Handwashing is a routine habit for eliminating dirt and germs most of us encounter daily.
But despite the health benefits of hand hygiene, a survey finds that a large segment of people wash their hands without soap.
The Bradley Corporation released its Healthy Handwashing Survey revealing that 45% of people admit they don’t use soap to wash their hands and only rinse.
In the annual survey, the plumbing fixture and bathroom accessories company polled 1,025 people between Jan. 4-10 to discuss their hand hygiene, concerns about the coronavirus and flu, and public restroom use.
The report noted that handwashing soared in 2020, with 90% of people washing up carefully when COVID-19 began, but since then, the number of people washing their hands dipped to 85% as more people have become nonchalant with doing it.
Overall, 93% of pollers said handwashing is key to maintaining their health, and nearly 70% said they feel healthier or safer immediately after washing their hands.
Hand hygiene during travel was agreed upon as a must among pollers, with 75% sharing that they do it during stops on road trips.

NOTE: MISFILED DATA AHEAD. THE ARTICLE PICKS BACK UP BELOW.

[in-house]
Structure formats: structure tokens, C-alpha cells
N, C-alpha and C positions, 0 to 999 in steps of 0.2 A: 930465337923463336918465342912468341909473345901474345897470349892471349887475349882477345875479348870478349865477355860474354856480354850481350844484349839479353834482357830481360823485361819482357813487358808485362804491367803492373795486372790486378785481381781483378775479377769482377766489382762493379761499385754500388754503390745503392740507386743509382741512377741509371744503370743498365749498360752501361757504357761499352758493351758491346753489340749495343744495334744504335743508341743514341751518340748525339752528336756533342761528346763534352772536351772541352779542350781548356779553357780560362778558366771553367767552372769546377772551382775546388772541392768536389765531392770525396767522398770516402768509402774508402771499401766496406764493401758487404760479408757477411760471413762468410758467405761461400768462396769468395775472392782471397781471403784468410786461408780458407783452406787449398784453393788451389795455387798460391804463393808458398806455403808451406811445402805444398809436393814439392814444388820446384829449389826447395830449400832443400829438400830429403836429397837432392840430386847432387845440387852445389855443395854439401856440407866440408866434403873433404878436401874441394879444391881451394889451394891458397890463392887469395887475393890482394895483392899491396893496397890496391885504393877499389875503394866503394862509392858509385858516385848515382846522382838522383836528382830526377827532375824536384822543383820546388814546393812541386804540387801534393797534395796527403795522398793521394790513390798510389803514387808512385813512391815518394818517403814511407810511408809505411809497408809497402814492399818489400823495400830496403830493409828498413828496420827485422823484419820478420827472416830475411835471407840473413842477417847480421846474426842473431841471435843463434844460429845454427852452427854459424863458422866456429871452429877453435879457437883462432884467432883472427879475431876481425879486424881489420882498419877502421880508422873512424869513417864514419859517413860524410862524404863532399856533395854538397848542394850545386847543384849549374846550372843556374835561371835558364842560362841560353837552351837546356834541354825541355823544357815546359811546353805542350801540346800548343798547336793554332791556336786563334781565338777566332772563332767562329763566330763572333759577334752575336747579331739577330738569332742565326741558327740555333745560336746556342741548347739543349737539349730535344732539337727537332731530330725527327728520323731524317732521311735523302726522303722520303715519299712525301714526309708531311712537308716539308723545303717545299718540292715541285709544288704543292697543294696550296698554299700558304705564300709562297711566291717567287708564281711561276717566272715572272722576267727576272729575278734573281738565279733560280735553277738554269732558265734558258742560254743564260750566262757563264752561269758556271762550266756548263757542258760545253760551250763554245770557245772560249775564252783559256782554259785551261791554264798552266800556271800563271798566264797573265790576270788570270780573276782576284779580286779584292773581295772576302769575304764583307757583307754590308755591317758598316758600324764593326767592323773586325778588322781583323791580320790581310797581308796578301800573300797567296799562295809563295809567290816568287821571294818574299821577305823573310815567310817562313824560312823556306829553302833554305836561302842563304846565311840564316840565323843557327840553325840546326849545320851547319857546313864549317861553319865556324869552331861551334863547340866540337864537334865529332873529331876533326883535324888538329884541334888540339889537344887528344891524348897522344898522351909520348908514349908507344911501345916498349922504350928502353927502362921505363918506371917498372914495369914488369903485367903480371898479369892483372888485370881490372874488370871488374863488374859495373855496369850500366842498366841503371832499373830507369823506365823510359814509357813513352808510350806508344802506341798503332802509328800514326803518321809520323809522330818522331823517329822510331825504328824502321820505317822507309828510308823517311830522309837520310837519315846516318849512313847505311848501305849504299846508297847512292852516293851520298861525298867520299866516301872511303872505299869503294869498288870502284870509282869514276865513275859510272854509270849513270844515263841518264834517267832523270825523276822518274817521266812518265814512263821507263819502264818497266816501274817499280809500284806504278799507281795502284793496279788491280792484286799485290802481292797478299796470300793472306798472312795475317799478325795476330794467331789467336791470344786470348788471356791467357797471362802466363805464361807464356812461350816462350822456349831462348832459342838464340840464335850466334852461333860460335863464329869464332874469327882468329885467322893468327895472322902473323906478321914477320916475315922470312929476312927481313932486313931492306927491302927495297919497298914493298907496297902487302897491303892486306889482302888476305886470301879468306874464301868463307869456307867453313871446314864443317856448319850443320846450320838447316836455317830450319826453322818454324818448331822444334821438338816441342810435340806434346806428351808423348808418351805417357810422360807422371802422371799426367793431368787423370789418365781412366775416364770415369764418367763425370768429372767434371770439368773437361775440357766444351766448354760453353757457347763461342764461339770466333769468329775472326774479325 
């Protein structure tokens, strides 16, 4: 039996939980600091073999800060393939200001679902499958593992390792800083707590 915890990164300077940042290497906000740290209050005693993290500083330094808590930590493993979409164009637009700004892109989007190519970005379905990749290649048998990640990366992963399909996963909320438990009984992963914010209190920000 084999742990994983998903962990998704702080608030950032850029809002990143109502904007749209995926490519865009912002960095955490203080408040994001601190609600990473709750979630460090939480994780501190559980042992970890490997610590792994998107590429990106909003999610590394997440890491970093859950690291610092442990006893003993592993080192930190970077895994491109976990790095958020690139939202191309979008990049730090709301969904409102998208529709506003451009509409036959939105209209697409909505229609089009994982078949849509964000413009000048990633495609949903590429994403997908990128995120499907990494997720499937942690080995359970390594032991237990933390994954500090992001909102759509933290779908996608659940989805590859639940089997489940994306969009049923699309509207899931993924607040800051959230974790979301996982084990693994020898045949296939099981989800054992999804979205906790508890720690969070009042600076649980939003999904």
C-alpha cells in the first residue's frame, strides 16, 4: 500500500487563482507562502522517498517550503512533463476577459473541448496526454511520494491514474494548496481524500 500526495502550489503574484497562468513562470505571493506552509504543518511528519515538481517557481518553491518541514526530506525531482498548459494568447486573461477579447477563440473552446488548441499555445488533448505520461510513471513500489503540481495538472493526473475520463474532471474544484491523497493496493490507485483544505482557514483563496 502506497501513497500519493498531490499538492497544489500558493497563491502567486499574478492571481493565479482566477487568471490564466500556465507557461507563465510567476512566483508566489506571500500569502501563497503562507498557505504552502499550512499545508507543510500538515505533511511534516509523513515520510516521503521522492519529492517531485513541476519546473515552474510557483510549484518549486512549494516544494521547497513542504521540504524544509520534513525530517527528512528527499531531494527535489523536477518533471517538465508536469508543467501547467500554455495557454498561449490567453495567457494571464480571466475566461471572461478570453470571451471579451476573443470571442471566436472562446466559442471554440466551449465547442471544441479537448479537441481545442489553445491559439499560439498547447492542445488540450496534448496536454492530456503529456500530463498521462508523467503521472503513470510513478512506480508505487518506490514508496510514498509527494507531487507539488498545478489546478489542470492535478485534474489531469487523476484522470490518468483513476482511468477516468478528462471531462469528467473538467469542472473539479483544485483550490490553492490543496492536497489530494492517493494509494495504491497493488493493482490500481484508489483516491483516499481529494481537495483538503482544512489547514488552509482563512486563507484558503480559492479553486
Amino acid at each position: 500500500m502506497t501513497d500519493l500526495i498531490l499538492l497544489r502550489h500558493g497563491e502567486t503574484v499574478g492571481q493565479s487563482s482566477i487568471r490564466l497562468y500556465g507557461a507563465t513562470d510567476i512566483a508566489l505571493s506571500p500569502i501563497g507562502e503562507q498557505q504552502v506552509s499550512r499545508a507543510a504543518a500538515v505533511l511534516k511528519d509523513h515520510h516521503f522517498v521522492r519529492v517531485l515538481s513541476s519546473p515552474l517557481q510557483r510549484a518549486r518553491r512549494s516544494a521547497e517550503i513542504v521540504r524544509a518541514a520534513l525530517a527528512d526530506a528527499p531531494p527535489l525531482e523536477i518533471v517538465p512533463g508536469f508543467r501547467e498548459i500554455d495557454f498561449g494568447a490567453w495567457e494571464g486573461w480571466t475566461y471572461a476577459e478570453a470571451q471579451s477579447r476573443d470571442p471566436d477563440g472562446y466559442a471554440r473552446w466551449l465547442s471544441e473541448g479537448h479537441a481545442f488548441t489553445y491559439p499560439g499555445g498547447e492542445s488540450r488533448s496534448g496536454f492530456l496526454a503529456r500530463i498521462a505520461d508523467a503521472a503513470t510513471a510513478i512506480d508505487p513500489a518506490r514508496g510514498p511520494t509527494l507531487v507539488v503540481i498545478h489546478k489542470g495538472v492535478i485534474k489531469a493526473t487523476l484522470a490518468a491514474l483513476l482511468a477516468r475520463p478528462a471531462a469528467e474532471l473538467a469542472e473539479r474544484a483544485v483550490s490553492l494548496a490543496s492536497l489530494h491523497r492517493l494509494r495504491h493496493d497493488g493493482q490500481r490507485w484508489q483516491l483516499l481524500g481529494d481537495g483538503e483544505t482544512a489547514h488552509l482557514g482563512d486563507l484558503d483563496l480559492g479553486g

Travelers in airports (69%) said they keep their hands clean compared to 63% who wash their hands for special occasions or when the holidays get closer.
Some people said they reserve handwashing for certain circumstances like sneezing or coughing, which was 60% of responses. But 58% wash their hands when touching money, 51% do it after shaking hands, and 50% wash their hands after visiting the doctor’s office.
The report also found that one in three people believe using two pumps of soap each time guarantees cleaner hands, while 20% prefer to use their clothes as a towel in the bathroom.
Michael P. McCann, Ph.D., a professor and chair of biology at Saint Joseph’s University, said in a statement that washing your hands with soap is the best way to lower the spread of disease-causing organisms that circulate on surfaces.
This story was reported from Washington, D.C.